I left the cab at the main plaza and could see the cathedral as its towers loomed in the distance across the plaza opposite a tall column in the center of the main square. I headed for an outdoor coffee shop on the northeast corner of the plaza and looked over the brochures that the cab driver had given me. I saw that the column dates from colonial times when at the top stood statue of the Spanish viceroy. During the revolution of 1810, the country of Mexico won independence from Spain and the statue on the top was replaced with a symbol of Mexican independence.
Road traffic goes into a tunnel at the west end of the plaza and this results in a huge area of open space in front of the cathedral.
The tourist kiosk in the main plaza recommended the Hotel Imperial which was just across the plaza and I headed there to get some rest. Not luxury digs but an old hotel nicely located on the main plaza and adequate with quiet interior rooms and WiFi.
After a rest I walked the many pedestrian-only streets near the cathedral. Two blocks to the east I found the pedestrian-only Benito Juarez street with all its shopping and I followed it to the Templo de San Diego. I then returned to the plaza to go west on Carranza, past the bullring and through the San Marcos Gardens. At the west end of the garden another extensive pedestrian walkway opens near the Temple of San Marcos Church, built from 1655 to 1765 in the style called Spanish baroque churrigueresco.
I looked through the tourist info as I sat in an outdoor cafe and found that in the historic center of Aguascalientes I would find several museums including the Aguascalientes Museum, an art museum, and the Guadalupe Posada Museum. These museums are located in elegant old colonial buildings. The State History Museum on the other hand is located in a building of modern era. The Museum of Contemporary Art is listed as an important stop.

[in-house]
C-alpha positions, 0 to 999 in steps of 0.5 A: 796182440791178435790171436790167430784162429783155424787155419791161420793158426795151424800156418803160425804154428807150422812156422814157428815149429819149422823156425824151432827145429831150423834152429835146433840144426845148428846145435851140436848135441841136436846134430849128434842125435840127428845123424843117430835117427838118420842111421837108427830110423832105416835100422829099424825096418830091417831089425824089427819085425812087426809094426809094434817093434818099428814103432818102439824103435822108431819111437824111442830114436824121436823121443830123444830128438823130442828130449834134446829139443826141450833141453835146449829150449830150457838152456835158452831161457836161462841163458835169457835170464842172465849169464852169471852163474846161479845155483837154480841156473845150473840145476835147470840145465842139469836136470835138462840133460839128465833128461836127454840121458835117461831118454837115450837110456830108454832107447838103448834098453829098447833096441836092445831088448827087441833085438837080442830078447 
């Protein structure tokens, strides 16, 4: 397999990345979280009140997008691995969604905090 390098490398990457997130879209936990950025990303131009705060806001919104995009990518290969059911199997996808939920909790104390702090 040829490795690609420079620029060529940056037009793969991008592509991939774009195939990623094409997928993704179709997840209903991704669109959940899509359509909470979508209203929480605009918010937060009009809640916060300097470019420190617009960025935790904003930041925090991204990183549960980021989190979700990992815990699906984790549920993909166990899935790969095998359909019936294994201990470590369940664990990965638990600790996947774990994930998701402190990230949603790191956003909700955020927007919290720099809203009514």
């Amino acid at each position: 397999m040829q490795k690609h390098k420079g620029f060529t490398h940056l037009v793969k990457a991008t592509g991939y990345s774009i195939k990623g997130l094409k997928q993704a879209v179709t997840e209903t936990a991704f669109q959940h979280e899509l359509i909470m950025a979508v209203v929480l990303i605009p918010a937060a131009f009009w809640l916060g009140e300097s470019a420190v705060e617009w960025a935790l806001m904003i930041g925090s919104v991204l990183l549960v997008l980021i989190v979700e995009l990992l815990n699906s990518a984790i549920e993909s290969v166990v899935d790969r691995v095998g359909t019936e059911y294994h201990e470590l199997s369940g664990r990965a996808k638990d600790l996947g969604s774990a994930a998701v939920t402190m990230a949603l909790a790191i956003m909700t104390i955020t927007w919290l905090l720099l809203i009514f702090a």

In the modern section of the city, the Museo Descubre, Discovery Museum, offers an interactive experience in science and technology. The Morelos Theater near the cathedral is an important stop for its history and small museum; the building was the site of a convention during the Mexican Revolution.
The cab driver had mentioned the Ojocaliente, one of the original bathhouses that is still operating and offering spas with thermal springs. He also mentioned the old train station and its railway museum. Steam locomotives were manufactured in Aguascalientes and the city became a rail hub in the 1880s for all of Mexico.
After two days in Aguascalientes I cabbed back to the bus terminal. I had checked earlier about which lines reached San Luis Potosi and the bus departure times. I always do this because booking a trip on the web is just about impossible with most of the bus lines except ADO and Primera Plus. The bus company web sites, for the most part, don't work. They have opted for style at the expense of function so even though they are pretty snazzy, they don't have full function. With so many small bus terminal in widely scattered towns it is likely they are not all connected by computer.
I caught an Omnibus bus to San Lois Potosi, about a hundred miles to the east. San Luis Potosi was once a rich mining town where church altars are covered in gold leaf.